On the 27th April and the 4th May, myself Alex Hirtzel (Freelance Artist) and Sobia Khan (Arts Educator) visited Newham Family Learning Groups to start work designing their vases which will be their final display pieces and will feature in the community exhibition which will be on show in the Wallace Collection during January and February 2013.
To make their vase designs participants looked back on all of the artwork they have completed since January and especially the collages that they produced in March. From these artworks participants picked out details and patterns and copied these designs onto outlines of their vases drawn onto paper. All of the artwork that the groups have made during this project have been inspired by the themes of ‘Spice’, ‘Journeys’, ‘Identity’, ‘Treasures’ and ‘Inside Out’. These themes have been drawn from the Wallace Collection’s Dutch works of Art and a full description of these themes can be seen below.
‘Spice’- For centuries, Europeans considered spices the equal of gold. They used the valuable seasonings that came from far away Eastern Lands to relieve the symptoms of rheumatism, gout and colic. They added nutmeg to flavour food and drink, and used cloves to preserve food. Cloves were also said to cure earache and pepper to suppress colds. Nutmeg pomanders were thought to cure plague and a spoonful before bedtime to increase sexual desire. Women kept spices in lockets around their necks to freshen their breath. These Spices came from Asian countries such as India and Sri Lanka. At the beginning of the Seventeenth Century the Dutch East India Company (VOC) was created which grew to be one of the world’s most powerful trading monopolies and excelled in the trading of spices. The VOC eclipsed all of its rivals in the Asia trade. Between 1602 and 1796 the VOC sent almost a million Europeans to work in the Asia trade on 4,785 ships, and netted for their efforts more than 2.5 million tons of Asian trade goods. Consequently the Dutch Republic grew into a very wealthy and prosperous nation. Here is a map of the VOC’s trading routes and the items they transported from one country to another;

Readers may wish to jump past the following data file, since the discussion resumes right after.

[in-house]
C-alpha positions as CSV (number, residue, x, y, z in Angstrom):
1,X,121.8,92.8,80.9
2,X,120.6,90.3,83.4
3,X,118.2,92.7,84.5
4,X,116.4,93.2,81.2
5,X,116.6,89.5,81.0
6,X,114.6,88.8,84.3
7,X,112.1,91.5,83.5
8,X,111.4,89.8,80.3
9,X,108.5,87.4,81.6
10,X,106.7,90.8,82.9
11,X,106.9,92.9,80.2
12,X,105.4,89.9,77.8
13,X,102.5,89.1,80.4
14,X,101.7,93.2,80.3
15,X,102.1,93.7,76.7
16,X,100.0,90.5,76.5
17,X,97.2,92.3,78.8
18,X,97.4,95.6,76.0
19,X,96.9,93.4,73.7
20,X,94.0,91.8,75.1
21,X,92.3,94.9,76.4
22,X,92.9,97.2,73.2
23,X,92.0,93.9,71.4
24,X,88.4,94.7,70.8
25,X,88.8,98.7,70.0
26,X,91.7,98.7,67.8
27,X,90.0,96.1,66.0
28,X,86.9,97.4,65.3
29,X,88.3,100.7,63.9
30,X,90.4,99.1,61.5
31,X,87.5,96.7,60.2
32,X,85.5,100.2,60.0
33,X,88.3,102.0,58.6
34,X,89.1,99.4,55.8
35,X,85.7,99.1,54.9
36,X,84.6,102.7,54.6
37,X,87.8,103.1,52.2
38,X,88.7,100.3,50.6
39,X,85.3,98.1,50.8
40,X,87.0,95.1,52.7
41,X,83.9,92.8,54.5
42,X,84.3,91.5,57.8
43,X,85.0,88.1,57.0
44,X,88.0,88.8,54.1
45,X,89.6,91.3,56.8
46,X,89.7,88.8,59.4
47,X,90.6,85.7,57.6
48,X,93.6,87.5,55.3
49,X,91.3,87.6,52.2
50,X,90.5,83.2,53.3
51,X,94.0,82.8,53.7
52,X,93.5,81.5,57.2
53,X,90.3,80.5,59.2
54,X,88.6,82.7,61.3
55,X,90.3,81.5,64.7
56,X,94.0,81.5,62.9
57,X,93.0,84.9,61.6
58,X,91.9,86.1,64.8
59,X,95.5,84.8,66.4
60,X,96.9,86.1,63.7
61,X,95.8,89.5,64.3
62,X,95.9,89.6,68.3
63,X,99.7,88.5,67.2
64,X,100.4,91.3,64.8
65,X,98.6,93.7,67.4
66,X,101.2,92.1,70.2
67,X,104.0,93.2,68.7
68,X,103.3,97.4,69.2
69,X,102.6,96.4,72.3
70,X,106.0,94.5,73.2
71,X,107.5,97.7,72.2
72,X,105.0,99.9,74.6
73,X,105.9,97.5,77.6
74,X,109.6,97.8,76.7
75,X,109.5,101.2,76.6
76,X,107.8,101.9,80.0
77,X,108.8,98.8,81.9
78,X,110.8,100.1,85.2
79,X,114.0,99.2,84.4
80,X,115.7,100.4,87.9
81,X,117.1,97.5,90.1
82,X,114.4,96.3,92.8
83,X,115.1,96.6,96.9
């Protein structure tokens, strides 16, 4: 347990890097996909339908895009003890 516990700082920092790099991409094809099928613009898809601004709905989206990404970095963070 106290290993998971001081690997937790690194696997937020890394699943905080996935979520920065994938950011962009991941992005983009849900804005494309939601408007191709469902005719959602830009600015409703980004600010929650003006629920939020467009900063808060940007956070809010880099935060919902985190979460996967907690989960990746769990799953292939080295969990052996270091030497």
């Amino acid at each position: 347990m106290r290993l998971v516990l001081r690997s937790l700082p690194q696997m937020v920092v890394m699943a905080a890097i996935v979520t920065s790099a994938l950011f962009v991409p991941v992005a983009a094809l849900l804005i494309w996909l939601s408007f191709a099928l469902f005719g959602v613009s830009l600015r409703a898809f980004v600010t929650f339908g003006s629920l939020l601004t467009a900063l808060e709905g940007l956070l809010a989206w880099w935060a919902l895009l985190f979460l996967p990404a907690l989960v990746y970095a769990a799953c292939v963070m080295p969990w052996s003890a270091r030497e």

‘Treasures’ This themes was inspired by all the exotic and beautiful treasures that the Dutch East India Company brought to the Dutch Republic. We hope that project participants will be able to respond to this theme by thinking about their own personal treasures. It is also inspired by Jan Jansz de Heem’s Still life with a Monkey
This ambitious composition is one of the finest works attributed to Jan Jansz. de Heem. The profusion of fruit, vegetables, crustacea, glass, silver, and porcelain affords the artist the opportunity to display his considerable imitative skill. On a deeper level the subject may be seen as a celebration of the fruits of civilisation, trade, peace and prosperity with the inclusion of imported objects such as the Chinese porcelain bowls. In contrast, the viewer is reminded of the transitory nature of human life and the dangers of over-indulgence in material excess by the inclusion of the broken column and classical frieze.